The Arkansas Supreme Court has upheld Faulkner County Circuit Judge David Clark’s 2008 ruling in a lawsuit filed by a local developer against the City of Conway.

The lawsuit, filed by PH LLC, claimed that the Conway City Council acted "arbitrarily and capriciously" in denying a rezoning from A-1 agricultural to R-1 residential at a narrow strip of land along Country Club Lane that would have allowed about 20 homes. Each home would have been valued at about $150,000 and built with one "siamesed" driveway to serve two homes.

Clark ruled that the city acted appropriately in denying the rezoning on the merits of this development, prompting PH LLC, headed by John Pennington, to seek the appeal with the Arkansas Supreme Court.

The higher court found that Clark "did not clearly err in finding that there were legitimate, reasonable concerns about rezoning the property," according to an opinion released on Thursday.

The council denied the rezoning last October after hearing public opinion voiced during a city council meeting regarding the number of driveways posing a safety issue to pedestrian and vehicle traffic and concerns that the so-called "starter homes" would be used as rental property in an area neighbors felt was unsuitable.

Alderman Mark Vaught was alone in voting to allow the rezoning. Though Vaught said during the meeting that he too didn’t "like the idea of what was going in there," in the context of a zoning decision, he said, the council was charged with weighing only the zoning issue’s merits and not the merits of whatever development could occur on the property, given that it’s within the bounds of zone-specific regulations.

Also, Vaught said, Pennington was not required to disclose his intentions for the property in the first place. The council probably would have asked, he said, "but he might or might not have told us."

Bryan Patrick, the city’s director of planning and development, said at the time that R-1 residential would seem to be "the least obtrusive, the least heinous zoning in the whole city," as it allows only single-family residential homes.

Patrick added at the time that in his nine years with the department, he’d never seen a rezoning to R-1 meet resistance or fail to find council approval. Assistant Planning Director Ken Pickett, who had at the time been with the department for 18 years, said he couldn’t recall a similar instance either.

The council invited Pennington to pursue Planned Unit Development (PUD) zoning, in which the council is given authority to control almost all aspects of a development in the aim of, ideally, striking a compromise to best suit the needs of the city, concerned neighbors and the developer.  They asked Patrick to work on development options for the land in this interest.

Instead, Pennington decided to pursue the legal avenue, hoping that a court would overturn the council’s zoning decision and in the meantime declaring the land, still zoned A-1 agricultural, as a "hay farm."

Pennington said in a statement released by e-mail on Thursday that though his "best arguments ... were unsuccessful in persuading the Supreme Court to overturn the circuit court’s decision," he was "pleased we were able to clarify some land use law in Arkansas as it pertains to rezoning actions taken by local city councils," referring to the Supreme Court’s decision over the course of reviewing the case that zoning actions taken by local city councils are legislative, rather than administrative decision.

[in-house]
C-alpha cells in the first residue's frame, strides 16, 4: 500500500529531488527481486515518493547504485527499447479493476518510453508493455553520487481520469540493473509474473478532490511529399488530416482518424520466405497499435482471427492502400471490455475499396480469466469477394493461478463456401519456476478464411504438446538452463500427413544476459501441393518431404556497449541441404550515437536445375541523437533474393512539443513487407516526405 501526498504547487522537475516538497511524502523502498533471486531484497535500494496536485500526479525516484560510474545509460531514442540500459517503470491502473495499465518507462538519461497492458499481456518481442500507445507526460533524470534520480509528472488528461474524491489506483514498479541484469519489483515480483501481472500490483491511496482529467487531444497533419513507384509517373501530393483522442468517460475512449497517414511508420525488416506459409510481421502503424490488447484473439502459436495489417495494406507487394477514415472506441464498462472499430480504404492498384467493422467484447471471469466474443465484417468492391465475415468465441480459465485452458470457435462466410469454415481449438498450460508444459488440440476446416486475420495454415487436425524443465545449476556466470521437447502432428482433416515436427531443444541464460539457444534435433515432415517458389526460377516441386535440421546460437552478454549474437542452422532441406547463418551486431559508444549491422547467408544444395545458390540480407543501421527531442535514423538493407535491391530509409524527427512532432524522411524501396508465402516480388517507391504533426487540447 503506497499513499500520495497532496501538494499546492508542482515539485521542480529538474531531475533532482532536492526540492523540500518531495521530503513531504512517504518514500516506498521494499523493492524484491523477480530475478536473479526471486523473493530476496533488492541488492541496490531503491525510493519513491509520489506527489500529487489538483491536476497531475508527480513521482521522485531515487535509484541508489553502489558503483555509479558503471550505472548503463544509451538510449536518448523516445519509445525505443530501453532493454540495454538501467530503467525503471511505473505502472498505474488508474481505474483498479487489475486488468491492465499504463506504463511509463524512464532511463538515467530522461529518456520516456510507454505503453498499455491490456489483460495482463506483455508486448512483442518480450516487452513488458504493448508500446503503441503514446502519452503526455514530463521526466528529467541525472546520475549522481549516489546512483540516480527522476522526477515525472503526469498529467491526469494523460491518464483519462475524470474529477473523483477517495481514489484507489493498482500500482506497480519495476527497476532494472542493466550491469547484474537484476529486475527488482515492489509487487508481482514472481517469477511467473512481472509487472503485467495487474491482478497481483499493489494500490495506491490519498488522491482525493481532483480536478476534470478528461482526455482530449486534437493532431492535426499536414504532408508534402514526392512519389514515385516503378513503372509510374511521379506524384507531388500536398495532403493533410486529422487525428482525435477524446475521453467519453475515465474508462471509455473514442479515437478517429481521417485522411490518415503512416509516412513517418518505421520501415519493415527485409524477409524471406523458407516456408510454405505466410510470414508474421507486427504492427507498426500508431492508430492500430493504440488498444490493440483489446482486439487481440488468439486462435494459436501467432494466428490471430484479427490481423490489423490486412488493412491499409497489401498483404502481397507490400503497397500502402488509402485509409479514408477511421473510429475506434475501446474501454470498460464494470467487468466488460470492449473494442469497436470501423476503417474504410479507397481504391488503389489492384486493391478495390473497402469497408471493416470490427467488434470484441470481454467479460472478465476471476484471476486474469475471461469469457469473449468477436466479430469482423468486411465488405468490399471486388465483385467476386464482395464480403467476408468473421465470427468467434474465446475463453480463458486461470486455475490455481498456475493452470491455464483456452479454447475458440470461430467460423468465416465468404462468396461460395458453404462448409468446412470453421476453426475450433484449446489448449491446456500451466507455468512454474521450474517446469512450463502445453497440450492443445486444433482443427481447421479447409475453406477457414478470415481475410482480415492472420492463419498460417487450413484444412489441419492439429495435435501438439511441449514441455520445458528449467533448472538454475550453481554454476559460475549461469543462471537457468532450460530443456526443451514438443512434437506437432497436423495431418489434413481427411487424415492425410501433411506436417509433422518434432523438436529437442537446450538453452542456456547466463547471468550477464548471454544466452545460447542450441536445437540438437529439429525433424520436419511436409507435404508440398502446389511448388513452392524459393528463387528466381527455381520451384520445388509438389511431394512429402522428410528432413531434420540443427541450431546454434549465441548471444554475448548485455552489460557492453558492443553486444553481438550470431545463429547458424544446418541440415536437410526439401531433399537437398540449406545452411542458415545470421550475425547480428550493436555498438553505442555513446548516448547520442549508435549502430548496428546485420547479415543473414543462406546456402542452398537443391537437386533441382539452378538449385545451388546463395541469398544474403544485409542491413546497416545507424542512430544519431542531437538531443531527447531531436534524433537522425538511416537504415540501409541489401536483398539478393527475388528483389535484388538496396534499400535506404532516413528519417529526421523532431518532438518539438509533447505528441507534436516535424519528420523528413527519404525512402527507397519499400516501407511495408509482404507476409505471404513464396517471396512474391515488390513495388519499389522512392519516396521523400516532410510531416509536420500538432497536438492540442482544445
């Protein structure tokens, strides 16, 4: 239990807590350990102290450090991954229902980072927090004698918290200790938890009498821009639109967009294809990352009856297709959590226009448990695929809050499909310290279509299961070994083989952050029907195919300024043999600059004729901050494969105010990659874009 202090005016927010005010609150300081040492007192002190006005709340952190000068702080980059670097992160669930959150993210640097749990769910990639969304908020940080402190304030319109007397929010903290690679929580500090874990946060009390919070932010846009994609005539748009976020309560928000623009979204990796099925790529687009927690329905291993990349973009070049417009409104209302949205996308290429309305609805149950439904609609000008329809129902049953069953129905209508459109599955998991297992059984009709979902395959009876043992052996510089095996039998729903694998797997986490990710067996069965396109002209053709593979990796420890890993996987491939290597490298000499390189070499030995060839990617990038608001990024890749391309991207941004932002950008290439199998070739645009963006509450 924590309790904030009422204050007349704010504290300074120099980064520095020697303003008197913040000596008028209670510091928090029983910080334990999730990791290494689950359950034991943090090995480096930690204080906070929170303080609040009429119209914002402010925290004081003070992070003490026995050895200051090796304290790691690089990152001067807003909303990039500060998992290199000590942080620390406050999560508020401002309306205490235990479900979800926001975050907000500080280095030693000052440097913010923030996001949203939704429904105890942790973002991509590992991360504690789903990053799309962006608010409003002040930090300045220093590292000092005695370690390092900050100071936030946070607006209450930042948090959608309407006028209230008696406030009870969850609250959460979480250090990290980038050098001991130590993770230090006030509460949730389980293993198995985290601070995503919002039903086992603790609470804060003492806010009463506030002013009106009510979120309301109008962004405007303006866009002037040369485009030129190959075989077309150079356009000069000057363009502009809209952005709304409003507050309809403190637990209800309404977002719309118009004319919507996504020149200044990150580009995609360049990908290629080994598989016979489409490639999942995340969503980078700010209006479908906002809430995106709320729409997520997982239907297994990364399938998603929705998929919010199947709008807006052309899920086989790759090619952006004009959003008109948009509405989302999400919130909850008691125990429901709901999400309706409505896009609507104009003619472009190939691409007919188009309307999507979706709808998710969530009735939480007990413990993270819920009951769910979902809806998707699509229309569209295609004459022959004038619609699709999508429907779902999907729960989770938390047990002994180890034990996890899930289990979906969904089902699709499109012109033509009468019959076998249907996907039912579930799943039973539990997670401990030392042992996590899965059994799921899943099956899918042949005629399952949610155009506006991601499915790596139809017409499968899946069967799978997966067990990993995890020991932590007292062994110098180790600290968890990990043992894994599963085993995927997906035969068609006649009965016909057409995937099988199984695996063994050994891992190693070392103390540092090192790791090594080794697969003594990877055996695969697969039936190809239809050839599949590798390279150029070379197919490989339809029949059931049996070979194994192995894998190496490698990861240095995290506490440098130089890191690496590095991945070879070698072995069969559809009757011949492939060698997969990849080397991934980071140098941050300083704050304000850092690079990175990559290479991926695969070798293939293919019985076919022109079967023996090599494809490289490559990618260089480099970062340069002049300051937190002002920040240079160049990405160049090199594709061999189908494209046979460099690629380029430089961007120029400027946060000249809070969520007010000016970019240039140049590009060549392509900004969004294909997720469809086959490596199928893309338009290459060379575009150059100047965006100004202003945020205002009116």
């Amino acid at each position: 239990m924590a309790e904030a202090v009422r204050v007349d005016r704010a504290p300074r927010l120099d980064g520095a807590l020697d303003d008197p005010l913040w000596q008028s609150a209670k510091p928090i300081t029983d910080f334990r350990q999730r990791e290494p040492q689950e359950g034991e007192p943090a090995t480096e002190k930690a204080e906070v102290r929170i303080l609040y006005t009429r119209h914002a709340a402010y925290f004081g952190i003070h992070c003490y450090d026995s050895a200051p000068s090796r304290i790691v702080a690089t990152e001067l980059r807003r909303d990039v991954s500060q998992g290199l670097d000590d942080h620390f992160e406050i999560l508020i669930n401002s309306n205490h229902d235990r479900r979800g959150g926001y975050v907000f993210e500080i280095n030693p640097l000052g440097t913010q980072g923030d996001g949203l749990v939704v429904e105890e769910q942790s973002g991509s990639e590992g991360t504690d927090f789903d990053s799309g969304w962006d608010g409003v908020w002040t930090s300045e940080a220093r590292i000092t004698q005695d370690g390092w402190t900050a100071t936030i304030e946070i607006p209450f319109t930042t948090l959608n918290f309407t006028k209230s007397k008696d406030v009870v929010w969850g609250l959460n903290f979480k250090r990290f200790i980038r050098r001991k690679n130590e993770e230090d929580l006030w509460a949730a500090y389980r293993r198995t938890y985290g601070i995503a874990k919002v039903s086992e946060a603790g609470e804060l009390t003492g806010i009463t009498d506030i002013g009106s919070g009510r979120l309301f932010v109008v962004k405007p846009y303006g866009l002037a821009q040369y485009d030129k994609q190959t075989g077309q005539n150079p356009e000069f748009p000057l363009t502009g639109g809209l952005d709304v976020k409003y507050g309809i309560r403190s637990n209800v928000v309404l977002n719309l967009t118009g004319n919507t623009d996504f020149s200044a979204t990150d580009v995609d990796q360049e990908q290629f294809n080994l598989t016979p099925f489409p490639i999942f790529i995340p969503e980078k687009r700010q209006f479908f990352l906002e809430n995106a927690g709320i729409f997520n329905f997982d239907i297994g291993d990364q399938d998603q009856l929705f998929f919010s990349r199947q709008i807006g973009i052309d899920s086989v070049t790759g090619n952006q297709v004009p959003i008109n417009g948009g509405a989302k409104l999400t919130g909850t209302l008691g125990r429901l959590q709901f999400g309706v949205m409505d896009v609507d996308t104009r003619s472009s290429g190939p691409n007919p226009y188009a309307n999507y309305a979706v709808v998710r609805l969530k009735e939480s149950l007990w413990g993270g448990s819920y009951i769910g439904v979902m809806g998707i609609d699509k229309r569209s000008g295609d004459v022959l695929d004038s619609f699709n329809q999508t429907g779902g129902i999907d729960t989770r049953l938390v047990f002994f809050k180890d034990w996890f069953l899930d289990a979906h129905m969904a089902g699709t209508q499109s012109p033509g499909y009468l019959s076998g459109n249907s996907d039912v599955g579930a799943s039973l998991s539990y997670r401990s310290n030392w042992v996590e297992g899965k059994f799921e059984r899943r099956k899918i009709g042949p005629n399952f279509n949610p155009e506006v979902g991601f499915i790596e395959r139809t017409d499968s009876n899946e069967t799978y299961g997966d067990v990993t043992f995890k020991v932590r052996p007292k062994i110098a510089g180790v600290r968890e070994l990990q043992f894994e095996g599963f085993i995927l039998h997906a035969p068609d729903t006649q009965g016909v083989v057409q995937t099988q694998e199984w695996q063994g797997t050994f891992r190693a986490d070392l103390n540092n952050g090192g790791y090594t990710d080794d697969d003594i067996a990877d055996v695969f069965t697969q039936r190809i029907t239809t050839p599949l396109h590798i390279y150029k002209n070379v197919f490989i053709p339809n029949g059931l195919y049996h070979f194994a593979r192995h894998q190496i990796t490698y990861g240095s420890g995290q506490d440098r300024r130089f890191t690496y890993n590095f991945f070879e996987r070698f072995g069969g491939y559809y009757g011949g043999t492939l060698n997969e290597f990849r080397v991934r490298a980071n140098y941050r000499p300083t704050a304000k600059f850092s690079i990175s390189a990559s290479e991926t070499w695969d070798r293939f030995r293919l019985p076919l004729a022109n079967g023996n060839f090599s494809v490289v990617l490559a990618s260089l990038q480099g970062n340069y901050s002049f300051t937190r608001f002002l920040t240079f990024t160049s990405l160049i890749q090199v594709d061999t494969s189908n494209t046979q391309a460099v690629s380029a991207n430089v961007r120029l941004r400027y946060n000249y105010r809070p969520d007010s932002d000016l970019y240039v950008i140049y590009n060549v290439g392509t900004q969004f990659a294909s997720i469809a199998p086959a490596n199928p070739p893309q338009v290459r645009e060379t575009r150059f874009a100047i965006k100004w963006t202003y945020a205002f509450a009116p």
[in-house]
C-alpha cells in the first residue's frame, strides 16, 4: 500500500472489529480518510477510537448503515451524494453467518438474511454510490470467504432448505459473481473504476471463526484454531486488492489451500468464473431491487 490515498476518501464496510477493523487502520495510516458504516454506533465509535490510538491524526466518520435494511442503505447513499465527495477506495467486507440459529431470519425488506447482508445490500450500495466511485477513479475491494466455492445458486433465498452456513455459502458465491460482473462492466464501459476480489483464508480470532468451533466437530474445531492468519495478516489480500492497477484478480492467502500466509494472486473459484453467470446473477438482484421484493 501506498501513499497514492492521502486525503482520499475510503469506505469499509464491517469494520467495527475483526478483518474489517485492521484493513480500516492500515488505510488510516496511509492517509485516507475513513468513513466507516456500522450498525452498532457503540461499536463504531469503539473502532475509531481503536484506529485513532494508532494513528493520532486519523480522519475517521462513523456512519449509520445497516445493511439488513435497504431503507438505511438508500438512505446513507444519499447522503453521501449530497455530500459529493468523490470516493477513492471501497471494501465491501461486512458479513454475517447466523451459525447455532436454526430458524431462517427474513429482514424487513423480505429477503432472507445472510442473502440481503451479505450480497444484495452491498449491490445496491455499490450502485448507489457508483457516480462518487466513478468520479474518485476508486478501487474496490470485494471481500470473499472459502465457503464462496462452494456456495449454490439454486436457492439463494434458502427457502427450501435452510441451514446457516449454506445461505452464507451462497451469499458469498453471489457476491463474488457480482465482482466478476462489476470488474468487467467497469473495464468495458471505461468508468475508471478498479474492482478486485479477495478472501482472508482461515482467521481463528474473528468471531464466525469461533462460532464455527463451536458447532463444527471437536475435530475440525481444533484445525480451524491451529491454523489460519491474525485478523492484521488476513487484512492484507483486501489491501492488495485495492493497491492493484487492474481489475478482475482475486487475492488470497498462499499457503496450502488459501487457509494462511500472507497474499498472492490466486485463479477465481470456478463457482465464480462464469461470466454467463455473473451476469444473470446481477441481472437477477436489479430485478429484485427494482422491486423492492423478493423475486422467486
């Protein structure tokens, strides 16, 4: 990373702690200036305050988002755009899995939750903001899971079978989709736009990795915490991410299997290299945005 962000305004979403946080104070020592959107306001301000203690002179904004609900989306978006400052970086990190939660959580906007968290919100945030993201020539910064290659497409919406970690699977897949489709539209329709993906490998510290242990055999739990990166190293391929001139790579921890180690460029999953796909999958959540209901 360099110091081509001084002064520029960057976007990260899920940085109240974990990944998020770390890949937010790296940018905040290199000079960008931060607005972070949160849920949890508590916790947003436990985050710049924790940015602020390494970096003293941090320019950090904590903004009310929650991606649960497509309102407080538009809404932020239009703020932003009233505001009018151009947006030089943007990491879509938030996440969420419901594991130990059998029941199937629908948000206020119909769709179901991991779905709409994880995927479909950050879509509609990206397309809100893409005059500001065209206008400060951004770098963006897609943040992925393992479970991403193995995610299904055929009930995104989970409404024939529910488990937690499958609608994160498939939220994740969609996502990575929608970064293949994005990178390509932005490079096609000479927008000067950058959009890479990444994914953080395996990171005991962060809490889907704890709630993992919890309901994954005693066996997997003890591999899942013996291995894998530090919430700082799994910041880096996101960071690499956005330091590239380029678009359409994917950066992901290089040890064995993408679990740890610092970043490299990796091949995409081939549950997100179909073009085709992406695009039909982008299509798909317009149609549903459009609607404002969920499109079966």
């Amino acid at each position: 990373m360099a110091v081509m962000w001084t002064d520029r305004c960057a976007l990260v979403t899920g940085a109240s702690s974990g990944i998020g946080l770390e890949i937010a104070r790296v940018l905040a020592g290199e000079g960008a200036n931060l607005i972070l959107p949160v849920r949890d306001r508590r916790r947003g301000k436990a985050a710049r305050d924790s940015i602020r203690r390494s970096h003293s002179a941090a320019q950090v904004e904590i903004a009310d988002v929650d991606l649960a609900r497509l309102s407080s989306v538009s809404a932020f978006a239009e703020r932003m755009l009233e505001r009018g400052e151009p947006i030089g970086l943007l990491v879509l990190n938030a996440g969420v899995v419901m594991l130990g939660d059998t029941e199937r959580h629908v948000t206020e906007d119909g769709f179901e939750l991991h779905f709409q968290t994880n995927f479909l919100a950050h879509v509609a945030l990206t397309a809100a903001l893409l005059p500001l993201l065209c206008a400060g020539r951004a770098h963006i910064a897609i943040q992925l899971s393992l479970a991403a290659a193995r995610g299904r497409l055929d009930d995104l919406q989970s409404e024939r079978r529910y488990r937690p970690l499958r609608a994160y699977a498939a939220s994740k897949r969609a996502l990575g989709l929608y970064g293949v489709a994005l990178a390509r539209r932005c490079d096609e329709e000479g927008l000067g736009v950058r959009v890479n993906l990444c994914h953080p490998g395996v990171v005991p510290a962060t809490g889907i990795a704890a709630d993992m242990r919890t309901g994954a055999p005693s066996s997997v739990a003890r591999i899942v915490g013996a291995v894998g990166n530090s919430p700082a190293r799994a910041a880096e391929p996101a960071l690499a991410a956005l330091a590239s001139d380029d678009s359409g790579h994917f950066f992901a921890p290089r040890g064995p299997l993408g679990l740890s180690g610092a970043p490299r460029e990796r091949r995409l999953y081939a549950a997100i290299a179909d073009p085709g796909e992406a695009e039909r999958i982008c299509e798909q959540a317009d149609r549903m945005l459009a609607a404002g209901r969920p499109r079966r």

As they are legislative actions, Pennington wrote, "potentially if a citizen wished to challenge the council’s rezoning  decision, one option they have is the right to  a voter referendum."

As for the future of Pennington’s property, which he purchased before applying for the rezoning, Pennington’s statement indicates that he may pursue the PUD option.

"While PUD is not our choice, the city of Conway and Arkansas court system have implored us to submit an acceptable PUD for the property," he wrote. "We must design a PUD that mollifies the concerns of the city mainly increased safety for both vehicular and pedestrian traffic. The PUD must also balance the neighbors’ concerns of compatible homes that are aesthetically pleasing and comparable in size while preserving existing property values, all the while producing an end product that is an affordable community, as well as financially viable."

One option to mollify traffic concerns mentioned was the construction of an "alleyway" running the length of the property behind the homes, thereby theoretically reducing the number of vehicle ingress/egress points from the proposed 10 to one or two, though this option would require that the property be zoned as a PUD.

Pennington wrote on Thursday that he saw "no other option available to me other than some variation of an interior street to move ‘traffic’ within the development.  

"As for the curb cuts," he continued, "that still remains very much unknown."

As it’s been almost exactly a year since the council denied Pennington’s zoning request, Patrick said, Pennington may immediately begin the rezoning process anew.

(Staff writer Joe Lamb can be reached at 505-1238 or by E-mail at Send us your news at